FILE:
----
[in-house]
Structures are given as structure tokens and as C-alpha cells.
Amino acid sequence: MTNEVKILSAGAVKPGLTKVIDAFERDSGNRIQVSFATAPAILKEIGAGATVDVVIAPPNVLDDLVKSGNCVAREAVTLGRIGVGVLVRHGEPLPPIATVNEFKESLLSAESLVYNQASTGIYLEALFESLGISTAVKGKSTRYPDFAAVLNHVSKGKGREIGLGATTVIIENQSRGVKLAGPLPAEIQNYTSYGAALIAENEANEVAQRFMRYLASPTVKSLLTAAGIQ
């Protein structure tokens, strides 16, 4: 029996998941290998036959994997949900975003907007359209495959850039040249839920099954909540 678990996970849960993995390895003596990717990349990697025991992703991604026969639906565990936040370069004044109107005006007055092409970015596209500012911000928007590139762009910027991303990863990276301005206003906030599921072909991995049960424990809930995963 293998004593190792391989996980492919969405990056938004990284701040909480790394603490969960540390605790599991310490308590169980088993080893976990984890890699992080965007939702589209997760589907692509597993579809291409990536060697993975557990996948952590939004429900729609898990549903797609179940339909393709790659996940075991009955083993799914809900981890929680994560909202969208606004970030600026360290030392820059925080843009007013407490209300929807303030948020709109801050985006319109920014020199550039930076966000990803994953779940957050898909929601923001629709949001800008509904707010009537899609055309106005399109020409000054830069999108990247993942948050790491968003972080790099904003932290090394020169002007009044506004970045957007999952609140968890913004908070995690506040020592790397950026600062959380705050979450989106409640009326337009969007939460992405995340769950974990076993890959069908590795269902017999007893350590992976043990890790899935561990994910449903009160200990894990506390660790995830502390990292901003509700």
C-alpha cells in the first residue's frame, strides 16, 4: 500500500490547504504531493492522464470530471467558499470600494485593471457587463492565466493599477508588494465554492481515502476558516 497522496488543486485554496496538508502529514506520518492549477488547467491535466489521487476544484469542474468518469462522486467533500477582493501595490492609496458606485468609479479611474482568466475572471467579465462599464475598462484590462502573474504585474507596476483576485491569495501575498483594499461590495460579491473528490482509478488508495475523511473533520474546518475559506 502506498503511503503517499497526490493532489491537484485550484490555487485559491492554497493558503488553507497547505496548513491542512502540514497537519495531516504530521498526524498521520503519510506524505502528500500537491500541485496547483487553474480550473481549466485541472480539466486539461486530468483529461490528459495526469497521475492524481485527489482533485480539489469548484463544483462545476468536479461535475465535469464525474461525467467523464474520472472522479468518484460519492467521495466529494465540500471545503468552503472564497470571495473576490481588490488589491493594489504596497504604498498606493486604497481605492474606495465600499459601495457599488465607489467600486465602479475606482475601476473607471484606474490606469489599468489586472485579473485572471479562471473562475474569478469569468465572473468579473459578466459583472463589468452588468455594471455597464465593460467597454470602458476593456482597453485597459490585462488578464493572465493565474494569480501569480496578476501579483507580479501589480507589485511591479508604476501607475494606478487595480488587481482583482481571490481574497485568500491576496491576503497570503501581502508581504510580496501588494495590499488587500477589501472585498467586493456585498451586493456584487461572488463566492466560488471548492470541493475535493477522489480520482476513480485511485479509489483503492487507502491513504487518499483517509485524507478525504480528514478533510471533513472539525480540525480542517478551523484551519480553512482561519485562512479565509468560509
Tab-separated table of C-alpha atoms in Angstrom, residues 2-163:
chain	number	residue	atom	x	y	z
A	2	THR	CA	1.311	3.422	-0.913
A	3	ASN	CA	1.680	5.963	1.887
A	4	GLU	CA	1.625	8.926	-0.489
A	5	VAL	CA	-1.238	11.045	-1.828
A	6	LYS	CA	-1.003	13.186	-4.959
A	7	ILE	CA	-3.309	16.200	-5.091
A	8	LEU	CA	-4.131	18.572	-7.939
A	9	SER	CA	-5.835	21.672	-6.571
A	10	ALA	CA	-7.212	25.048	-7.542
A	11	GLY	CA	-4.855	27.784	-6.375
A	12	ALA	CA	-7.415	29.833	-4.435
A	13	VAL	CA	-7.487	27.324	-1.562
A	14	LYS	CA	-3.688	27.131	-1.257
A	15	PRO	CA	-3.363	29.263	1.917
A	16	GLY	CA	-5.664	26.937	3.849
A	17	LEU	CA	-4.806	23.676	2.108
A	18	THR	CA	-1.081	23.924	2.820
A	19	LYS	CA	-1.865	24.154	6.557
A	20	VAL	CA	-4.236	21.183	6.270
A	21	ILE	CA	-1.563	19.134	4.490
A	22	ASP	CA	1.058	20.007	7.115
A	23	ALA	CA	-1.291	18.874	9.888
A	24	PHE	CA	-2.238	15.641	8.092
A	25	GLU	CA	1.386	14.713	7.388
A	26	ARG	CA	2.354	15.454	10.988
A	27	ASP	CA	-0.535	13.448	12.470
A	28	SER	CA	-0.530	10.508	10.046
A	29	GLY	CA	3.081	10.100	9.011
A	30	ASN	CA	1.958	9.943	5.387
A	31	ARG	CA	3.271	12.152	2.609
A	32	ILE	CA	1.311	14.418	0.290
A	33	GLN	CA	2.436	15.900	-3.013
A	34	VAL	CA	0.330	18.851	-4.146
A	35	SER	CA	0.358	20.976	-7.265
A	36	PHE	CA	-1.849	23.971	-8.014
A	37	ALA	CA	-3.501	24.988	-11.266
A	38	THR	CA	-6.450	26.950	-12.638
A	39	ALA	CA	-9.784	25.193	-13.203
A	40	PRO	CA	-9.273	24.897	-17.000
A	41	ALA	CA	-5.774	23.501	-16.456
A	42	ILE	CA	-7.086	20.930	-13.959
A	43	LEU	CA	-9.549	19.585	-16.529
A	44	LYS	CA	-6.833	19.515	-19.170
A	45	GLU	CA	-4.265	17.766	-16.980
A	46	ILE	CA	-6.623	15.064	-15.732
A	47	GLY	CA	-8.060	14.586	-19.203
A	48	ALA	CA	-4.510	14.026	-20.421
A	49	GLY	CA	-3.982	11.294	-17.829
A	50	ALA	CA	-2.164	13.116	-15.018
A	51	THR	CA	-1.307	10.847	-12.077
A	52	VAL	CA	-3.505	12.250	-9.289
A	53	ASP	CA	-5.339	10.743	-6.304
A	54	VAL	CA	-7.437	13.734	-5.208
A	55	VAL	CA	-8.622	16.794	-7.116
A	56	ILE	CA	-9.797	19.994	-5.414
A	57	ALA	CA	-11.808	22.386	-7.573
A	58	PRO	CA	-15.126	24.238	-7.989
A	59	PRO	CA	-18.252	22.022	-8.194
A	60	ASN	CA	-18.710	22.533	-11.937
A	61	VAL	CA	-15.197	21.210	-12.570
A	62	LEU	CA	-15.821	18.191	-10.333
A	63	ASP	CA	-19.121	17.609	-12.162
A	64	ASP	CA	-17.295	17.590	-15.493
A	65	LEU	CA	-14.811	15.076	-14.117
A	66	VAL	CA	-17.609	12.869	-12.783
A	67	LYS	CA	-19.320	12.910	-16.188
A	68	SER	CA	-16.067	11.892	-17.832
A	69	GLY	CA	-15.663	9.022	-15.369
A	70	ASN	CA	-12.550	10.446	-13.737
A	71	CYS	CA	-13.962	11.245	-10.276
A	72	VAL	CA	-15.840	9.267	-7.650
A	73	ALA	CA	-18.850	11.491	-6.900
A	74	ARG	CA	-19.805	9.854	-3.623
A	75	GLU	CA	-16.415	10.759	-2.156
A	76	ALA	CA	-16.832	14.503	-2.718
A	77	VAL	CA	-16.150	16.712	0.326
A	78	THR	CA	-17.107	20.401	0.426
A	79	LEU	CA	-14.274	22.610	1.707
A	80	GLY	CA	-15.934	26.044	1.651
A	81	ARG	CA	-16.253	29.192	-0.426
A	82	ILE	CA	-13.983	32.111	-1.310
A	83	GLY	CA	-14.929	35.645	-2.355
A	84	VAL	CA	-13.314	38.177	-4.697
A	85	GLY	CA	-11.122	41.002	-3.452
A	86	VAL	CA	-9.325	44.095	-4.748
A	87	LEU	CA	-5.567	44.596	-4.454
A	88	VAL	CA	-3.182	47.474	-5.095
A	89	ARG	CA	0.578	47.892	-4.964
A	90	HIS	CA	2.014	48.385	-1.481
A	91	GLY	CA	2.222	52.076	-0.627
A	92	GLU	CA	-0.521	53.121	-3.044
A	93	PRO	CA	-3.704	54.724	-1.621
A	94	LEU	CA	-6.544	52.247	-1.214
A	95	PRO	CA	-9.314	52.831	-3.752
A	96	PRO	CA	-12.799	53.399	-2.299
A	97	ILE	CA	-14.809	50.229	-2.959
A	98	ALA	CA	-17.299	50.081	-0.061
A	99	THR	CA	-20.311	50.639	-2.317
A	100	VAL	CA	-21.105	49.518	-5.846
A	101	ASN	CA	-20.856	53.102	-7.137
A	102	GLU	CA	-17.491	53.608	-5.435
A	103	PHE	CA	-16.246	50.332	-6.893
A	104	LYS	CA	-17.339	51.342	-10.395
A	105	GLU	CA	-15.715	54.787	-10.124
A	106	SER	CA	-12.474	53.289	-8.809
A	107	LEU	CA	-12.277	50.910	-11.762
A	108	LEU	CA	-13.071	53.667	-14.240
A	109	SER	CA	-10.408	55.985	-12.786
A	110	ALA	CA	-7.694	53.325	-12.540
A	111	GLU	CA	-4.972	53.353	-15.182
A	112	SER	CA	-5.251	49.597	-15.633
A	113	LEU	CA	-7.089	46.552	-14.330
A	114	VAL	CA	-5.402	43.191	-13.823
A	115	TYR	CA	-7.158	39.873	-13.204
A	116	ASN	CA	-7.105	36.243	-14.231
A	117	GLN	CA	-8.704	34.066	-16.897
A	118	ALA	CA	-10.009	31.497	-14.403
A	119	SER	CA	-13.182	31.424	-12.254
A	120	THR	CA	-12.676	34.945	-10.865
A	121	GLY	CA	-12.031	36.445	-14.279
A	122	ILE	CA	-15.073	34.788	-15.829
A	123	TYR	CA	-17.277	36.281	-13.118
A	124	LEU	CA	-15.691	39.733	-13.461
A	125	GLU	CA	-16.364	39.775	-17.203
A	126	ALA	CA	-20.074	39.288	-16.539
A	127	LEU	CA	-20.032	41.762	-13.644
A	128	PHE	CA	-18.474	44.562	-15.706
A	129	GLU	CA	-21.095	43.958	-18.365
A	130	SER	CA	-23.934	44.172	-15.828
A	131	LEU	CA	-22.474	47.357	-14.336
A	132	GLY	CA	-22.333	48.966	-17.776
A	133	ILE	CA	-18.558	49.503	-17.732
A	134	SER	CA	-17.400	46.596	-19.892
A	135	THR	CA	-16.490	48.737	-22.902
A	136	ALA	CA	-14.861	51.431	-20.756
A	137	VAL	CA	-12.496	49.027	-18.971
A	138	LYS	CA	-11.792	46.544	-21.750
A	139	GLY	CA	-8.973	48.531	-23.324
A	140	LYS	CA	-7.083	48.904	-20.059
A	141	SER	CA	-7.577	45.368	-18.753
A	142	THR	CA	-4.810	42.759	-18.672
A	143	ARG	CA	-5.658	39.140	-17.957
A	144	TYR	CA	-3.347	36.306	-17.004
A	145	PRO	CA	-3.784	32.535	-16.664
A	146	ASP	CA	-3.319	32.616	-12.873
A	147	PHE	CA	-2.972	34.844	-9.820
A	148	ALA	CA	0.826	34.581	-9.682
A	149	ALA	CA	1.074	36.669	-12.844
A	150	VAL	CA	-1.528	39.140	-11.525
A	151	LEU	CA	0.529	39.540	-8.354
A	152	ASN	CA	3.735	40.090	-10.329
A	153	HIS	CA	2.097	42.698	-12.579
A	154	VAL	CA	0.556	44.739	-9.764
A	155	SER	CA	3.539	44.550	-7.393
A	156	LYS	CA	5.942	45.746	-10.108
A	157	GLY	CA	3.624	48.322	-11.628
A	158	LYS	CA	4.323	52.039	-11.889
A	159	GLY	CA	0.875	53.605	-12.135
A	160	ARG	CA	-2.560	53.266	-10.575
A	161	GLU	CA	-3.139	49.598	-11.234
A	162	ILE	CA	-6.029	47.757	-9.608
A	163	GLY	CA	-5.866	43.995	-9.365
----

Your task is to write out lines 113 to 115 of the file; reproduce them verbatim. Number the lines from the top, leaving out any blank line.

A	107	LEU	CA	-12.277	50.910	-11.762
A	108	LEU	CA	-13.071	53.667	-14.240
A	109	SER	CA	-10.408	55.985	-12.786